a flexible tube (230) connecting an exit (232) of the bleed valve duct (60) at an aft end (54) of the door (50) to a hub frame exit (234) on a fan hub frame (129) located radially outwardly of the transition duct (29).

12. The gas turbine engine variable bleed apparatus (48) as claimed in Claim 11 further comprising the variable bleed valve (49) operable to transition the door (50) between a first position with the aft bleed slot (170) being open and the forward bleed slot (180) being closed to a second position with the aft bleed slot (170) being closed and the forward bleed slot (180) being open without fully closing the door (50).

13. The gas turbine engine variable bleed apparatus (48) as claimed in Claim 12 further comprising the door (50) pivotable or rotatable about an axis (160) translatable between the two or more separate pivot points.

14. The gas turbine engine variable bleed apparatus (48) as claimed in Claim 13 further comprising the door (50) operable to place the aft bleed slot (170) by uncovering an opening (210) from the aft bleed slot (170) to the compartment (204), and sealing the aft lip (52) of the door (50) against a compartment wall (216) of the compartment (204).

15. The gas turbine engine variable bleed apparatus (48) as claimed in Claim 4 further comprising:

a bleed valve duct (60) comprising circumferentially spaced apart duct sidewalls (62) extending generally radially outwardly from the door (50),

the bleed valve duct (60) further comprising a generally axially extending duct outer wall (64) spaced radially apart from the door (50),

a bleed exhaust duct (58) leading away from a fan hub frame (129) located radially outwardly of the transition duct (29),

an exhaust duct extension (240) of the bleed exhaust duct (58) extending forwardly into the hub frame (129) from the bleed exhaust duct (58), and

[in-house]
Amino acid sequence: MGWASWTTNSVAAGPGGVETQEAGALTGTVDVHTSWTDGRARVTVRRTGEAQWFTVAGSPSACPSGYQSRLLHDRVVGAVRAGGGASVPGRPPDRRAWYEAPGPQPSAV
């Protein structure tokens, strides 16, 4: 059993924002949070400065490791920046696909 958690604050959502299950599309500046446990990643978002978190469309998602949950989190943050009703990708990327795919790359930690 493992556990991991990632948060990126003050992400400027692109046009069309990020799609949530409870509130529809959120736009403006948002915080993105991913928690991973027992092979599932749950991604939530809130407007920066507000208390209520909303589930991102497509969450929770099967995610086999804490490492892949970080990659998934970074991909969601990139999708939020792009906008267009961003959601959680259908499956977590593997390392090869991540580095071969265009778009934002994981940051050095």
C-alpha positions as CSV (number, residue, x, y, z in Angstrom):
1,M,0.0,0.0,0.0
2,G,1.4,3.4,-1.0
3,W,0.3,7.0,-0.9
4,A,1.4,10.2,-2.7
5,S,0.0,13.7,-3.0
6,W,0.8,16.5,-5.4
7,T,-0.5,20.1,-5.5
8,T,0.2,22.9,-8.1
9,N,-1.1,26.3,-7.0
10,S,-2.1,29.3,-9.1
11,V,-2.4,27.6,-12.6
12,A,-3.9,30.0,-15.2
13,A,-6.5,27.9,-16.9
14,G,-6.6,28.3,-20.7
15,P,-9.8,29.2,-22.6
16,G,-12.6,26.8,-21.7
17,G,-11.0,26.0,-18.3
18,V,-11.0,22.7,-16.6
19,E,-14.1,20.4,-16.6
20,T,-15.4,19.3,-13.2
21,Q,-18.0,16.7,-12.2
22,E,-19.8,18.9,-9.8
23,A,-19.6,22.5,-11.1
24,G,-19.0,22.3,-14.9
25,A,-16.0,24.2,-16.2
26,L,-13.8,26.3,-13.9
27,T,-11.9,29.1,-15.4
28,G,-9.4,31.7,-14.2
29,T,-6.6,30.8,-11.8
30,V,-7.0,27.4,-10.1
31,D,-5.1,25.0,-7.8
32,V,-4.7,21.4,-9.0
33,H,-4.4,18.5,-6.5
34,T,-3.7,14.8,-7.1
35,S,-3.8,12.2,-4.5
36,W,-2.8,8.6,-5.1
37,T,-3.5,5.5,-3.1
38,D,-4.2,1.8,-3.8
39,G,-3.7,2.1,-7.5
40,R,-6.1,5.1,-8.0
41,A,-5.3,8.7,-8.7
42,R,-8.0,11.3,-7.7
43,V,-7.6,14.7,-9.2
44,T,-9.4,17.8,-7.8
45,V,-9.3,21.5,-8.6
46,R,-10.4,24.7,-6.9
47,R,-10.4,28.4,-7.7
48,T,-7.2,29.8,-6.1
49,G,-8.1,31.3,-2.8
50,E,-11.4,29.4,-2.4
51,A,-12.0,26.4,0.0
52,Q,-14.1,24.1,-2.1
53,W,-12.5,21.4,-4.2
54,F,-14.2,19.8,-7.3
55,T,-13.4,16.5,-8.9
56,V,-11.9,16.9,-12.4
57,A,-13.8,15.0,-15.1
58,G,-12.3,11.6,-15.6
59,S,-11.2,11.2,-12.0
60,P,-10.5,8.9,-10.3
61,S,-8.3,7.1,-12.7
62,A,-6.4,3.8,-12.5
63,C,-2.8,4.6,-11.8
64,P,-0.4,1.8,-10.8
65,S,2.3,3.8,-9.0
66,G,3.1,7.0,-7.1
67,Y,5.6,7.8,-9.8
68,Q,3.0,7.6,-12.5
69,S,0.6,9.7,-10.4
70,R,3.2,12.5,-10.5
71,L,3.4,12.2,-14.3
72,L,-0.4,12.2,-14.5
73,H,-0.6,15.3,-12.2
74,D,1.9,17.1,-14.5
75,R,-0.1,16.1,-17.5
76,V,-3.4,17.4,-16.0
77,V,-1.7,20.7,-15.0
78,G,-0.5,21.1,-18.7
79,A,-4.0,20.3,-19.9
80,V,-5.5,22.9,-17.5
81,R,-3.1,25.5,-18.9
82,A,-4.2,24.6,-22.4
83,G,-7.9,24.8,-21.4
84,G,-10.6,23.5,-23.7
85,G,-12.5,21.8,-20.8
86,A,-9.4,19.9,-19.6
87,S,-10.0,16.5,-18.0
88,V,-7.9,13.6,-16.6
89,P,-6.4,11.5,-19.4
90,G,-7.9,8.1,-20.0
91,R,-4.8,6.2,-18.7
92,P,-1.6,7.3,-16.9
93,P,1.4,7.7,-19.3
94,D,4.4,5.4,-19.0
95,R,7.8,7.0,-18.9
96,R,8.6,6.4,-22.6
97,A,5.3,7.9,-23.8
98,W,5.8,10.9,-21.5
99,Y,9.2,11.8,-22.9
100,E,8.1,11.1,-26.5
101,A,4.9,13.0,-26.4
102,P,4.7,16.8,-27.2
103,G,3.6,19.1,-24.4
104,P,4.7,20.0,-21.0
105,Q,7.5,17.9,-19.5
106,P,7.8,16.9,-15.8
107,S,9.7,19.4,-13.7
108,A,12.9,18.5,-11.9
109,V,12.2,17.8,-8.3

the exhaust duct extension (240) sealing against the bleed valve duct (60).

16. The gas turbine engine variable bleed apparatus (48) as claimed in Claim 15 further comprising flexible exhaust duct seals (242) on the exhaust duct extension (240) sealingly engaged with flexible valve duct seals (244) on the bleed valve duct (60).

17. The gas turbine engine variable bleed apparatus (48) as claimed in Claim 15 further comprising the variable bleed valve (49) operable to transition the door (50) between a first position with the aft bleed slot (170) being open and the forward bleed slot (180) being closed to a second position with the aft bleed slot (170) being closed and the forward bleed slot (180) being open without fully closing the door (50).

18. The gas turbine engine variable bleed apparatus (48) as claimed in Claim 17 further comprising the door (50) pivotable or rotatable about an axis (160) translatable between the two or more separate pivot points.

19. The gas turbine engine variable bleed apparatus (48) as claimed in Claim 18 further comprising the door (50) operable to place the aft bleed slot (170) in fluid communication with the compartment (204) by uncovering an opening (210) from the aft bleed slot (170) to the compartment (204), and sealing the aft lip (52) of the door (50) against a compartment wall (216) of the compartment (204).

20. The gas turbine engine variable bleed apparatus (48) as claimed in Claim 4 further comprising: